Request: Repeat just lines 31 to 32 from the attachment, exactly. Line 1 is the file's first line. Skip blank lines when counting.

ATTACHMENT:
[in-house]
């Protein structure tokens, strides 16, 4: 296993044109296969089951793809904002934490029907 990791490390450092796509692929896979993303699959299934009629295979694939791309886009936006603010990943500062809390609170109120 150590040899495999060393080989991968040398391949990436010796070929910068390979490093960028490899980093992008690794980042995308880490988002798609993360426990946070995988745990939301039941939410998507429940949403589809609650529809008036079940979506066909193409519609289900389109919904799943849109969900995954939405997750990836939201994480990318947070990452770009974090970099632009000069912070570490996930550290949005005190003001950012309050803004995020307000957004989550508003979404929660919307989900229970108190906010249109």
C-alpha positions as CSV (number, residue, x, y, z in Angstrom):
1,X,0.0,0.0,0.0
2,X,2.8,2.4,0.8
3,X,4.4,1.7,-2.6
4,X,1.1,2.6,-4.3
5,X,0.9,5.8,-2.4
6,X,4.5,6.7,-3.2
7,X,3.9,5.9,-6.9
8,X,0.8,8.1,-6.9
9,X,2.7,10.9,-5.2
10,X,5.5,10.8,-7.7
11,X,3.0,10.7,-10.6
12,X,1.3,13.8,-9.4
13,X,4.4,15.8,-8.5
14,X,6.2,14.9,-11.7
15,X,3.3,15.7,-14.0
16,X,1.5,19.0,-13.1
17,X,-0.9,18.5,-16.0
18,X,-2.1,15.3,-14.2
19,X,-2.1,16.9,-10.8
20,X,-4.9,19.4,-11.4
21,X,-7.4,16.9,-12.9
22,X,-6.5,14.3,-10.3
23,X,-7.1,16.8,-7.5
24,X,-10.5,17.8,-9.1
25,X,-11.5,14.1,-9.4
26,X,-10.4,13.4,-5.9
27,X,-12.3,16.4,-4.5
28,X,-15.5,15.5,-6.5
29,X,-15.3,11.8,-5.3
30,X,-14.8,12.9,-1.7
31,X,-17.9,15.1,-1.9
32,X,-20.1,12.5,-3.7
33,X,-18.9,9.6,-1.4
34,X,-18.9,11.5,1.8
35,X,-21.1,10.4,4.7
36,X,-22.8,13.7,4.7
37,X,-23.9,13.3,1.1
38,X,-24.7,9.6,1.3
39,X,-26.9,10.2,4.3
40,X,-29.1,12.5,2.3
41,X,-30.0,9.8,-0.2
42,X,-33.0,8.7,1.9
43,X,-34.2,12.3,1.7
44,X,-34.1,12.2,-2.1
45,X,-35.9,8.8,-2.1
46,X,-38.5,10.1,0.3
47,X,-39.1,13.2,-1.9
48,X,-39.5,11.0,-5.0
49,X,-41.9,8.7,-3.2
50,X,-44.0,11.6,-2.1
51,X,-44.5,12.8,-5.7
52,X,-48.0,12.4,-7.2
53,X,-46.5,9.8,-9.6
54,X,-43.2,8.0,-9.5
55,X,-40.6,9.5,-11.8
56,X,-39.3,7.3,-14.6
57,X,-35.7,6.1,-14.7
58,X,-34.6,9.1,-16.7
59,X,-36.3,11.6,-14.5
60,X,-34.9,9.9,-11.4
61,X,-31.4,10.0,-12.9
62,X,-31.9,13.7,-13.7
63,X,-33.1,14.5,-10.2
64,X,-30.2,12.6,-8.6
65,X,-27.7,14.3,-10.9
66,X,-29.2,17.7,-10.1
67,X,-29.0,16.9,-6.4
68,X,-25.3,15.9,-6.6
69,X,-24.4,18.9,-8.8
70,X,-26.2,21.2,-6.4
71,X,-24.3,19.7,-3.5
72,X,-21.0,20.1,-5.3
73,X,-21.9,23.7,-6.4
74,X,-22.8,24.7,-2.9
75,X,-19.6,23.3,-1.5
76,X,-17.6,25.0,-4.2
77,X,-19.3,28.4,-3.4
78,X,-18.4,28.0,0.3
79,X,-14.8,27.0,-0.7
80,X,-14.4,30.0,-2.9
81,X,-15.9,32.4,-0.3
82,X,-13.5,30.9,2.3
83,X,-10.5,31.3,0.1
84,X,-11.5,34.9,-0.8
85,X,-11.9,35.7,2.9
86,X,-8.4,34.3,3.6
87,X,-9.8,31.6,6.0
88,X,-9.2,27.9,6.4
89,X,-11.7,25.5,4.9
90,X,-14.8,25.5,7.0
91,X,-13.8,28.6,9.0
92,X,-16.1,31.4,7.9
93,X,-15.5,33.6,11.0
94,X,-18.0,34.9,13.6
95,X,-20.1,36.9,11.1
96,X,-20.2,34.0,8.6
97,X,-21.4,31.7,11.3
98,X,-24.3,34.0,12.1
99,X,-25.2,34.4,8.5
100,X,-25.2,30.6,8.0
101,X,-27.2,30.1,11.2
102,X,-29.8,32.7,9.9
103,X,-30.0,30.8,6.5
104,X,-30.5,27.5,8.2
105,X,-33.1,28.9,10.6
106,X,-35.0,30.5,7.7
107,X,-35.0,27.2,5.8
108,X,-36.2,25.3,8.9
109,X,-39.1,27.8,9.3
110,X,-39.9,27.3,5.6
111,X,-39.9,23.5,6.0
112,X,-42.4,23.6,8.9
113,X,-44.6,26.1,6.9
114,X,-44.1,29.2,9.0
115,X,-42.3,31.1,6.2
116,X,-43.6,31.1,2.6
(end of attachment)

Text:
28,X,-15.5,15.5,-6.5
29,X,-15.3,11.8,-5.3